Woman or girl slain every 2.5 days in Canada in 2018, report finds

The Canadian Femicide Observatory for Justice and Accountability released its inaugural report

A woman or girl was killed every 2.5 days on average in Canada last year, according to an inaugural report on femicide that argues the issue must be better understood in order to reduce the number of slayings.

The first annual report by the Canadian Femicide Observatory for Justice and Accountability — titled “#CallItFemicide” — was released Wednesday and answers a call from the United Nations for countries to better track gender-related killings of women, said lead author Myrna Dawson, the observatory’s director and a professor at the University of Guelph.

PHOTOS: Marches worldwide protest violence against women in 2019

“It really drove home how often this was happening when we were monitoring this on a daily basis,” she said. “Women are still most at risk of men that they are intimate with or who they should be able to trust.”

The goal of the report, at least in part, is to acknowledge that the circumstances and motivations surrounding women’s violent deaths differs from those of men so that femicide can be better understood and prevented.

“The context in which women and girls are killed is vastly different because they’re most often killed by people they know, and that’s in contrast to males who are most often killed by acquaintances and strangers,” Dawson said. “Calling it for what it is and recognizing the distinctiveness underscores the fact that we need different types of prevention.”

The report said 148 women and girls were killed in 133 incidents in 2018, with 140 people accused in their deaths. In 12 of the 133 incidents, no accused has been identified. Some cases involve multiple accused.

More than 90 per cent of those accused were men.

In many cases, a police investigation is still ongoing, Dawson said, adding that researchers intend to follow the cases through the justice system the coming years to better understand the factors that went into each.

The statistics include a van attack that left eight women and two men dead in Toronto last year. The accused in that case, Alek Minassian, has been charged with 10 counts of first-degree murder and 16 of attempted murder. He is set to stand trial in February 2020.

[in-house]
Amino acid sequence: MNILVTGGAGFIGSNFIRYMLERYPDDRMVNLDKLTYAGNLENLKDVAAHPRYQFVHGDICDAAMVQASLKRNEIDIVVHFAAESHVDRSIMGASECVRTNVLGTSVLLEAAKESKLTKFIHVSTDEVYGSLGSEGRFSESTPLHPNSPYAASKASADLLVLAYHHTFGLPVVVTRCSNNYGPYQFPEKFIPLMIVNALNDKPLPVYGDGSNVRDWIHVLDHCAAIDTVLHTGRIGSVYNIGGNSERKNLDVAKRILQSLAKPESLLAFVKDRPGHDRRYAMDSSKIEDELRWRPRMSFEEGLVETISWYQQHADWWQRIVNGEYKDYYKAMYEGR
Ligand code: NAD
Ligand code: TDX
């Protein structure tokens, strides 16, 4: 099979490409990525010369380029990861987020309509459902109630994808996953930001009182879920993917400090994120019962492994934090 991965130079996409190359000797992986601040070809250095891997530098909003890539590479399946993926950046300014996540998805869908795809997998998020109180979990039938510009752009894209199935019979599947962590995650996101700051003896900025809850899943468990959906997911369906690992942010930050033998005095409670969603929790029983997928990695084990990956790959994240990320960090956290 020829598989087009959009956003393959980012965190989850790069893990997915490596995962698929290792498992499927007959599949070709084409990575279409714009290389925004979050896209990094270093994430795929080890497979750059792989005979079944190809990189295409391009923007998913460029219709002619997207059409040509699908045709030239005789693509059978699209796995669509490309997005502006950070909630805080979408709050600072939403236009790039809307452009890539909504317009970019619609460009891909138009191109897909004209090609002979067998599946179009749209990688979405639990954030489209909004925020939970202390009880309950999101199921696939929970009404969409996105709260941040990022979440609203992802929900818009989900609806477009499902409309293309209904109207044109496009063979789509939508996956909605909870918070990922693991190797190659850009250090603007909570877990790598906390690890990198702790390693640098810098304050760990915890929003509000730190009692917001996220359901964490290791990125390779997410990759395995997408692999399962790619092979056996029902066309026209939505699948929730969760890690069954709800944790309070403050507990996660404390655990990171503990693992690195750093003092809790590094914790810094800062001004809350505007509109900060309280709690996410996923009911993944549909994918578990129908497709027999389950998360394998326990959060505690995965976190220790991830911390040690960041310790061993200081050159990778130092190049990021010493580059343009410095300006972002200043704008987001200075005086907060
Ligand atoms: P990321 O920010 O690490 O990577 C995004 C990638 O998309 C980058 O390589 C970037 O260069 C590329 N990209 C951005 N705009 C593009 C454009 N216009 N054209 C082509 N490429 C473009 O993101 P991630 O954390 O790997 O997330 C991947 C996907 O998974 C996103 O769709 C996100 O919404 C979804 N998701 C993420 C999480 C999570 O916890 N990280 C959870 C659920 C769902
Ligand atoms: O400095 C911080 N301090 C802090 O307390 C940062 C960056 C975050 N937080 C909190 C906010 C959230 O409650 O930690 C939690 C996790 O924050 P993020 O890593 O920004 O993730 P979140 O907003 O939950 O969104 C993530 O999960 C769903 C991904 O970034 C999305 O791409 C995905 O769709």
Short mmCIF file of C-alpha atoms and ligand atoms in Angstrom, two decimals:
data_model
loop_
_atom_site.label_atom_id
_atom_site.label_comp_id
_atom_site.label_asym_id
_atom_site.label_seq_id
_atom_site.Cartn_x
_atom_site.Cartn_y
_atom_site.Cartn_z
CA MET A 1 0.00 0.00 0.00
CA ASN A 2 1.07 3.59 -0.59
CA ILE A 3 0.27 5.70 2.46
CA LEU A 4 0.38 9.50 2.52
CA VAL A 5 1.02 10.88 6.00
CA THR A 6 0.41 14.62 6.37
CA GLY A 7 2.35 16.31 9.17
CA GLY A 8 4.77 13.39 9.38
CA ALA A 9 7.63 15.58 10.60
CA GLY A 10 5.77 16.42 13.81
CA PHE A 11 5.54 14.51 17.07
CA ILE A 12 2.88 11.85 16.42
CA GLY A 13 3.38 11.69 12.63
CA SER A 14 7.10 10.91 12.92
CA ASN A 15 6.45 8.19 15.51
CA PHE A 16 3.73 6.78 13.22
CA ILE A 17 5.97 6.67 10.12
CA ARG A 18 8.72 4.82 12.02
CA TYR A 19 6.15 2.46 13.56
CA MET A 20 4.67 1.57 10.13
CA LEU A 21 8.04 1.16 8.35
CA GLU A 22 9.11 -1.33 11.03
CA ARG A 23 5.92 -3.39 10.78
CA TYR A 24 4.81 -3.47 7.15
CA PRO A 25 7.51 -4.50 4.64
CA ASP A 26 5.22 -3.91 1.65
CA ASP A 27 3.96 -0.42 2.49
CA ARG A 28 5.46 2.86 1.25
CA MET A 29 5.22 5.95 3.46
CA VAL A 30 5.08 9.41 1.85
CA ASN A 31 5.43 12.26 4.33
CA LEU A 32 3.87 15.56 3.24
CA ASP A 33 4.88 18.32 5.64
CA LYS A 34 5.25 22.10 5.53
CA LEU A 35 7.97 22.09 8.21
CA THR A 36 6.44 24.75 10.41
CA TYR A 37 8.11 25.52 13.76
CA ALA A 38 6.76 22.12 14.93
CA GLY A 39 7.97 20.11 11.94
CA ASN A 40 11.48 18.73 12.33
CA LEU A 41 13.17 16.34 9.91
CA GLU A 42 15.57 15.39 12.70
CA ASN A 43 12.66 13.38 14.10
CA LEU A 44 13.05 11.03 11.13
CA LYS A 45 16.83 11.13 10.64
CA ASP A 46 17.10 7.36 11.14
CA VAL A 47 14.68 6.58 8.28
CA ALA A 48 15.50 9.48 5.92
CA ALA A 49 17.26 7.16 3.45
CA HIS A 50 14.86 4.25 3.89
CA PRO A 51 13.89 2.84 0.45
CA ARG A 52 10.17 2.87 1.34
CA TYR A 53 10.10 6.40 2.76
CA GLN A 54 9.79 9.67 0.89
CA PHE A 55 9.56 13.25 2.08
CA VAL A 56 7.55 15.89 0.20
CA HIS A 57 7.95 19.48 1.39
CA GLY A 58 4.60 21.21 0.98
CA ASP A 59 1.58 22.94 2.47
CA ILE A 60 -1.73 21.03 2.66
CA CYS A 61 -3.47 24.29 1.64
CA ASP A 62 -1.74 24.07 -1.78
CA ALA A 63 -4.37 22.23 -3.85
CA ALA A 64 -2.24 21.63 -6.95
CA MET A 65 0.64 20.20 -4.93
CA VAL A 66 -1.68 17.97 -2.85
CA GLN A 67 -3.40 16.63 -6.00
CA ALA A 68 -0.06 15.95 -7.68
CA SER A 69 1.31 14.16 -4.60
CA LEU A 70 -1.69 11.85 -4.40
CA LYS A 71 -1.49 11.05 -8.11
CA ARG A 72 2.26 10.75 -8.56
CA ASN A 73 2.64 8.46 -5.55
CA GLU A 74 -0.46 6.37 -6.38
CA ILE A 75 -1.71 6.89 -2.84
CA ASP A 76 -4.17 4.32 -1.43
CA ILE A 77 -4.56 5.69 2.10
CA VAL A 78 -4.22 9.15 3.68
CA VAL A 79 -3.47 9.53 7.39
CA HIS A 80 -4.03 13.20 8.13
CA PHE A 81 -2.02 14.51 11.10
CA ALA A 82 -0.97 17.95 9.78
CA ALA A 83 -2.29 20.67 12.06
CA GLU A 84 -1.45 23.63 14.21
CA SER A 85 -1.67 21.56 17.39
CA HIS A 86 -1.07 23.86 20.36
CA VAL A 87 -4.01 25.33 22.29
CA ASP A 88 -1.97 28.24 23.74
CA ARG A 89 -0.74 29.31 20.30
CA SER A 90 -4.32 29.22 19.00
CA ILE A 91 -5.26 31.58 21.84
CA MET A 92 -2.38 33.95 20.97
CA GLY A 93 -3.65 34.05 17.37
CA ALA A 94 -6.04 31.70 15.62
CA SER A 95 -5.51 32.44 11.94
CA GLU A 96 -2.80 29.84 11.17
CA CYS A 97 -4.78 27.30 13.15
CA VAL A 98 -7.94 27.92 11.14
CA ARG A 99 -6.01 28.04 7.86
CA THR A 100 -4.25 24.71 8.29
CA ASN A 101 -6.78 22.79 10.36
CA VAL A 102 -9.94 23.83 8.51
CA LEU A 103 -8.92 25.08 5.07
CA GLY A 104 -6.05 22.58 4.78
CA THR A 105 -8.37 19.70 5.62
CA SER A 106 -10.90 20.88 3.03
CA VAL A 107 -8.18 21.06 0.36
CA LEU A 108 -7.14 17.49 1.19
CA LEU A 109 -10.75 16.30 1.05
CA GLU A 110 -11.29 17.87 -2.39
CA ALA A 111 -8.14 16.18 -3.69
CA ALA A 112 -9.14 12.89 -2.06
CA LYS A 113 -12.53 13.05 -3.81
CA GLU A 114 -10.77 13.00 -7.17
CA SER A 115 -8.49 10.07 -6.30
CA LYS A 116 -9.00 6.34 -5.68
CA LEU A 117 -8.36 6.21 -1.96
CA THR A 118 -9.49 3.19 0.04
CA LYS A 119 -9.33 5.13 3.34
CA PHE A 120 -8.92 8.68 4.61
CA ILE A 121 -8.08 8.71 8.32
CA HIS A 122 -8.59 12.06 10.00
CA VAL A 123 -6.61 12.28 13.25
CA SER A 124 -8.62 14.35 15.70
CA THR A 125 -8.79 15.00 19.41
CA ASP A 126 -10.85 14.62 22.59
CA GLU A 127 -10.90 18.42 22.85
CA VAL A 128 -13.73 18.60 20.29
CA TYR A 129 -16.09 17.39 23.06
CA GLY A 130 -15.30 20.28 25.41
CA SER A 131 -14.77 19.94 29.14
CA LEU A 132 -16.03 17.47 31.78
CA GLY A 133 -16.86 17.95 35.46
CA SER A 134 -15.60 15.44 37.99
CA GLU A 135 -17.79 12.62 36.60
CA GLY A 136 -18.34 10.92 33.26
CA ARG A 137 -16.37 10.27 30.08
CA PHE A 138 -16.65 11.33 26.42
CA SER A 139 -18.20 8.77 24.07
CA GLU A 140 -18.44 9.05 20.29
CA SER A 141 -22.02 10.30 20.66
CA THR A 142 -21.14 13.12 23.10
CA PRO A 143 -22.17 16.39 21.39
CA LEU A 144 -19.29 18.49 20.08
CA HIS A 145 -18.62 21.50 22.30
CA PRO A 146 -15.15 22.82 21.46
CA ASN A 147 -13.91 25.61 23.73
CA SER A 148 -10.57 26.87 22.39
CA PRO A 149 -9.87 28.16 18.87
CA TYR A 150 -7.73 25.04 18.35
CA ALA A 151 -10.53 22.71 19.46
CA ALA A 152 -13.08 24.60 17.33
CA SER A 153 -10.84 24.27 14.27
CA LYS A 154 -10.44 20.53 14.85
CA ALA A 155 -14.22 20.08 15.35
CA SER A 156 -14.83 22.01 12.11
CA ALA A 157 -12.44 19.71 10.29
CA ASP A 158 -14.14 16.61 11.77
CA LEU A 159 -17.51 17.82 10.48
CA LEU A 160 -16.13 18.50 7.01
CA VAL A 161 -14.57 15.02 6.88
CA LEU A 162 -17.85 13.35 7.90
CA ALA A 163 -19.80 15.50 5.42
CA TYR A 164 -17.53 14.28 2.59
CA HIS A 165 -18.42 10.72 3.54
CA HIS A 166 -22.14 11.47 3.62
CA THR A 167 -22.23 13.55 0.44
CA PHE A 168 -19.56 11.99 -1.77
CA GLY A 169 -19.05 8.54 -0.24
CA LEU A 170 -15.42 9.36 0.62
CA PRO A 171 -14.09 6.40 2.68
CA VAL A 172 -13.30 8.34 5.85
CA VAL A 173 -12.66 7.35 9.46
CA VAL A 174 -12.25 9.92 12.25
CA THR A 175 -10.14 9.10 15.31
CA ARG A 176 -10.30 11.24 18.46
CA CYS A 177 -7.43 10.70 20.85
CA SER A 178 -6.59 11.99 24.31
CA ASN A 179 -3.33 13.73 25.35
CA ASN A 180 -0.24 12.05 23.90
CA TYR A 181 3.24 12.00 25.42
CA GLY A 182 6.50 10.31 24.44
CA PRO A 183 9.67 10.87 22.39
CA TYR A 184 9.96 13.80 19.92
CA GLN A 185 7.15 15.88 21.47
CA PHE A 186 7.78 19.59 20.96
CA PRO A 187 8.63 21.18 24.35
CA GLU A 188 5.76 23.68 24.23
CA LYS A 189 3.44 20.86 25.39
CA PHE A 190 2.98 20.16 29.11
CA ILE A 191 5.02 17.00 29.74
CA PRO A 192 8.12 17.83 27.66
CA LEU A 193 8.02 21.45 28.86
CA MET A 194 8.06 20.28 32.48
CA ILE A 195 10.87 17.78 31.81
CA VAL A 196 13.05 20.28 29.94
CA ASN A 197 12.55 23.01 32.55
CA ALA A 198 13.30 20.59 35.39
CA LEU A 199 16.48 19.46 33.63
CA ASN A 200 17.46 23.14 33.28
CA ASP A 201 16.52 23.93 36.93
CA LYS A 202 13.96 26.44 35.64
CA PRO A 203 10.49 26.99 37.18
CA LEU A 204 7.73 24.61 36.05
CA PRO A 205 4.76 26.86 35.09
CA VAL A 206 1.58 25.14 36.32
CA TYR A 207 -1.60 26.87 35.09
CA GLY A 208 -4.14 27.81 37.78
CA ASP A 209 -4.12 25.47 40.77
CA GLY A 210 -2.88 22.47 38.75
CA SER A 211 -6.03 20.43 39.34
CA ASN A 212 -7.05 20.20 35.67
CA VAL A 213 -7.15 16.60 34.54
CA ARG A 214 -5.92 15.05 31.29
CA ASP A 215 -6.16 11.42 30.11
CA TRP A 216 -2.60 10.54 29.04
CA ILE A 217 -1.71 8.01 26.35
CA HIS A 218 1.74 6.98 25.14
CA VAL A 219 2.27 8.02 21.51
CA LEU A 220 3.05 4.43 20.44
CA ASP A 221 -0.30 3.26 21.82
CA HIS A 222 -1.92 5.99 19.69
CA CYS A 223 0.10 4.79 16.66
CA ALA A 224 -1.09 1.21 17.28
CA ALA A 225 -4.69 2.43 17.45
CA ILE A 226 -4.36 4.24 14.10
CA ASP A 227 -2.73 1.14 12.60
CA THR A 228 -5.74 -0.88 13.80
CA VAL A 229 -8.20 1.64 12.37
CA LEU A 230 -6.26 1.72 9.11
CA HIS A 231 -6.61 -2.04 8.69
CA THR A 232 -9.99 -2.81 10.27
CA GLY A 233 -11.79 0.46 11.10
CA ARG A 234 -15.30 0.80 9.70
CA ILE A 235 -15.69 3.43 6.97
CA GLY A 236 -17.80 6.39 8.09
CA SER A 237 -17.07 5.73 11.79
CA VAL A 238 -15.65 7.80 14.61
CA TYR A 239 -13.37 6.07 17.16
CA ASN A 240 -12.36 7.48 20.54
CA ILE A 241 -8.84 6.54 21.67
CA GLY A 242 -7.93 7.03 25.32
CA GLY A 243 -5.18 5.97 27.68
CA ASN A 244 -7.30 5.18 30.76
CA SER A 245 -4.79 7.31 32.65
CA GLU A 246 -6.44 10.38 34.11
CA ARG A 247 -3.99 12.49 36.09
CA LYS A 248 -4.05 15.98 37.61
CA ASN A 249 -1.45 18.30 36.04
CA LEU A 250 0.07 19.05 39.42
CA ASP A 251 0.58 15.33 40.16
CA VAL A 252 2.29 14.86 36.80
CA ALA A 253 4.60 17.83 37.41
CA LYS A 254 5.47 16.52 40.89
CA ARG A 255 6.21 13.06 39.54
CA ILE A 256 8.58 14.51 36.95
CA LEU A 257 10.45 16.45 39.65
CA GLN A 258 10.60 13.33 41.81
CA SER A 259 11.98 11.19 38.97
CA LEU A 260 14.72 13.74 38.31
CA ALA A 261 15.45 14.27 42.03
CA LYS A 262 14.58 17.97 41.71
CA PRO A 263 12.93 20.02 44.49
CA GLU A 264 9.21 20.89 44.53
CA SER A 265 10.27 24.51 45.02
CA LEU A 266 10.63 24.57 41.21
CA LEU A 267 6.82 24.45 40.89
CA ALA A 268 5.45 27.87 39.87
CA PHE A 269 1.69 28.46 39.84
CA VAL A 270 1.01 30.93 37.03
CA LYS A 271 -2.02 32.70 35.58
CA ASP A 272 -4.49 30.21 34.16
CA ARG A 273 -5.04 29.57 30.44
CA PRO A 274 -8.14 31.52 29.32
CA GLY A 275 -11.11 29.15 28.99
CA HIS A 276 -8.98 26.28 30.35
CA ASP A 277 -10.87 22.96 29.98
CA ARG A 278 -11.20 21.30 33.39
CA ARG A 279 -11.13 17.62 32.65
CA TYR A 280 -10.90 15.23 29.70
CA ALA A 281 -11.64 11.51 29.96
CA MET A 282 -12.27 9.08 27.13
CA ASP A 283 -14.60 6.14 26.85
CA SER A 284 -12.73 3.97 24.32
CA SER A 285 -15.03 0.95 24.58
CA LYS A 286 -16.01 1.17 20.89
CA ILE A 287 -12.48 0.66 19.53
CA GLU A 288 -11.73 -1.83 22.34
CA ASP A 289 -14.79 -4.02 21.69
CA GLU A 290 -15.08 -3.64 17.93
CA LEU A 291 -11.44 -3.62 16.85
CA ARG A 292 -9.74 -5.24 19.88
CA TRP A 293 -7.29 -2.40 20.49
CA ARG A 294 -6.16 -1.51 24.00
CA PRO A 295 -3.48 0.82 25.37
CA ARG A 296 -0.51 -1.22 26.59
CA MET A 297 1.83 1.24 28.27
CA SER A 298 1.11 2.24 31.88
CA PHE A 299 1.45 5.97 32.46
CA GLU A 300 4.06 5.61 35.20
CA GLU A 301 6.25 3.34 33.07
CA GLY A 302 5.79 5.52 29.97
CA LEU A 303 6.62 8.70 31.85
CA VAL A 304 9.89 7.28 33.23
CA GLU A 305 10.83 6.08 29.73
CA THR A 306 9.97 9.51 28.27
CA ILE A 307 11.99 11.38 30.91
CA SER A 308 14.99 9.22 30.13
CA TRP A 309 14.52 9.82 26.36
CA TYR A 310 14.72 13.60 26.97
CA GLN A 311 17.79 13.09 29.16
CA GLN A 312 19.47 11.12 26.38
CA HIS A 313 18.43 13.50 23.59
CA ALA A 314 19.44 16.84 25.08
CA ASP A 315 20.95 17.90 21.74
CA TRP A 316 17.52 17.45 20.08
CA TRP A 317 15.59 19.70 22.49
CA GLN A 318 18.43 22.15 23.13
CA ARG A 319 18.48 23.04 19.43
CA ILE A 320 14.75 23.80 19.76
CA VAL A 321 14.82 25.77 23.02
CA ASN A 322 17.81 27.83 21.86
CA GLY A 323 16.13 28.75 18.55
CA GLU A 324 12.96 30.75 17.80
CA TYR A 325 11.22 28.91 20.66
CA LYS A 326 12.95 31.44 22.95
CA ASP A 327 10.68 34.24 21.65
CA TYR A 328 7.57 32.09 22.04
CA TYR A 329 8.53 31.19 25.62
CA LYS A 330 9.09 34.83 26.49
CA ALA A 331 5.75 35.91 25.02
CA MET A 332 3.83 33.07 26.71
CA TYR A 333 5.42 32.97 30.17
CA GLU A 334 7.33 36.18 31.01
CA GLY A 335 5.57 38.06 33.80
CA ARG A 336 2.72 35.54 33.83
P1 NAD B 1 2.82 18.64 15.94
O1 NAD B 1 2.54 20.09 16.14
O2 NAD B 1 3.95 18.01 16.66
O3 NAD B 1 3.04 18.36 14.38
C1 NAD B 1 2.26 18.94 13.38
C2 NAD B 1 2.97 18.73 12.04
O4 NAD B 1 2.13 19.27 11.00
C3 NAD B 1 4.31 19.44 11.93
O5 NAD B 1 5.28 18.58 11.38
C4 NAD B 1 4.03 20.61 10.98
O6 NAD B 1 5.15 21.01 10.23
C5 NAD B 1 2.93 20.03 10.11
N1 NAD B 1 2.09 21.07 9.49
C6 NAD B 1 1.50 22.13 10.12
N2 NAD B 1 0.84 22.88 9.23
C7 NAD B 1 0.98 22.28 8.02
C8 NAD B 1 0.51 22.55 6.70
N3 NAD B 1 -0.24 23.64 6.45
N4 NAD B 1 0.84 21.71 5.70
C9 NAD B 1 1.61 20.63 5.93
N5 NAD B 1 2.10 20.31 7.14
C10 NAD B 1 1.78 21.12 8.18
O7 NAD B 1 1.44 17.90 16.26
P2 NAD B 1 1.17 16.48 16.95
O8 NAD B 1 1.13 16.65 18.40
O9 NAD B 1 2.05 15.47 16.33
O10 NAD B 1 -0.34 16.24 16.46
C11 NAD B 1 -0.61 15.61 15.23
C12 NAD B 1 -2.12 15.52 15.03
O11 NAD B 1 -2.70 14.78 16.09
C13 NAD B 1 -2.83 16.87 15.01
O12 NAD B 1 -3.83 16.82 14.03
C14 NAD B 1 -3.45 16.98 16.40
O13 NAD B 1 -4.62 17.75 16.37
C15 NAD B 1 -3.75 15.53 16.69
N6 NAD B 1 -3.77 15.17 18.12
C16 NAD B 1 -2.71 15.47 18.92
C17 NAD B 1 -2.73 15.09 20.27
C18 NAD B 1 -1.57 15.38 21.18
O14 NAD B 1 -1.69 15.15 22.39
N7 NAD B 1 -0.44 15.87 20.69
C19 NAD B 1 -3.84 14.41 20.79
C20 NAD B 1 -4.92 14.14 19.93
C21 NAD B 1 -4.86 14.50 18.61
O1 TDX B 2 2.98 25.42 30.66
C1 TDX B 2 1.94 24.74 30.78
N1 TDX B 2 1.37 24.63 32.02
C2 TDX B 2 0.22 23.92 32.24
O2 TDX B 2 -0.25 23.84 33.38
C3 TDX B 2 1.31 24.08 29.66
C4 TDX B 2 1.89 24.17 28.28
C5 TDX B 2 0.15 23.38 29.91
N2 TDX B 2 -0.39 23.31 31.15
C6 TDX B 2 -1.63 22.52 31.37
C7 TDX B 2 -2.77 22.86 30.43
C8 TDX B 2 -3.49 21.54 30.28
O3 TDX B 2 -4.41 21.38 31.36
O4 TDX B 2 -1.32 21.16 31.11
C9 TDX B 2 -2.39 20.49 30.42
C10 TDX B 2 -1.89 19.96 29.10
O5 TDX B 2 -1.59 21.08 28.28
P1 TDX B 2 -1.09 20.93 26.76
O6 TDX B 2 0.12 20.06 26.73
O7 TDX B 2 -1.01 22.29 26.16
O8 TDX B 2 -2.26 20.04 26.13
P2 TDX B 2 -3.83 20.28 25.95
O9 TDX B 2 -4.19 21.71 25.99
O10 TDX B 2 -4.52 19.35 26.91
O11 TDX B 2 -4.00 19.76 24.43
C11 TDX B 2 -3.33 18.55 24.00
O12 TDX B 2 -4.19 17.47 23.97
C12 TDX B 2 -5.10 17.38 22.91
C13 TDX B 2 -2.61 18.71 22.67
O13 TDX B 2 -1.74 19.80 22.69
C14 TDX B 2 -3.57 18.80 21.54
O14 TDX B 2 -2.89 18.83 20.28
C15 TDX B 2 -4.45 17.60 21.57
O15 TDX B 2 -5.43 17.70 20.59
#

The women who died in the van attack are among the 21 per cent allegedly killed in 2018 by a stranger. By contrast, 53 per cent were allegedly killed by intimate partners, according to the report. Another 13 per cent were allegedly killed by other male family members.

That includes the case of Krassimira Pejcinovski and her 13-year-old daughter Venallia, who were allegedly slain by the elder Pejcinovski’s partner in May 2018. Her 15-year-old son Roy was also killed in the incident, but is not included in the statistics.

Nicole Thompson, The Canadian Press

Like us on Facebook and follow us on Twitter

Just Posted

B.C. father and sons launch new trunk-sharing system, ‘Trunkit’

Smiths say peer-to-peer shipping service offers an affordable, green alternative

Summerland thrift store to offer reusable cloth bags

Bags at Summerland Health Care Auxiliary Thrift Store will be available at a nominal cost in March

Family Day move a welcome change: poll

Okanagan readers voted that the new date for Family Day in B.C. is a positive change

Penticton athlete takes home gold in freestyle aerials at Canada Games

Brayden Kuroda won the event with a combined score of 121.65.

Penticton Vees look to playoffs after Feb. 16 win against Langley

The team needs to win two of their last three games to claim the division title

VIDEO: First responders save man friends say overdosed on fentanyl

Friends administered personal stores of naloxone before responders arrived

Lost a ring? This B.C. man will find it for you

Chris Turner founded The Ring Finders, an international directory of metal detector hobbyists

Salmon Arm’s Laura Hall on bronze-winning skating squad

Hall’s team placed third in long track team pursuit at the Canada Winter Games

Poverty coalition has high hopes for B.C. poverty reduction strategy

Funding allocation expected to be released with 2019 budget

‘How did we get here?’: B.C. mom of transplant recipient worries about measles outbreaks

Addison, 7, cannot get a live vaccine because she has a heart transplant

Review: Joie de Vivre a celebration of homegrown talent

The Okanagan Symphony Orchestra concert featured Ernst Schneider

NDP Leader Jagmeet Singh calls for public inquiry over SNC-Lavalin questions

Vancouver member of Parliament Jody Wilson-Raybould resigned from cabinet last week

Canadian airlines waiting for guidance from Ottawa over X gender option

Major U.S. airlines said they will change their process so passengers can identify themselves along non-binary lines

Moose Hide campaign takes message to Canadian schools

Campaign launches new K-12 education platform

Most Read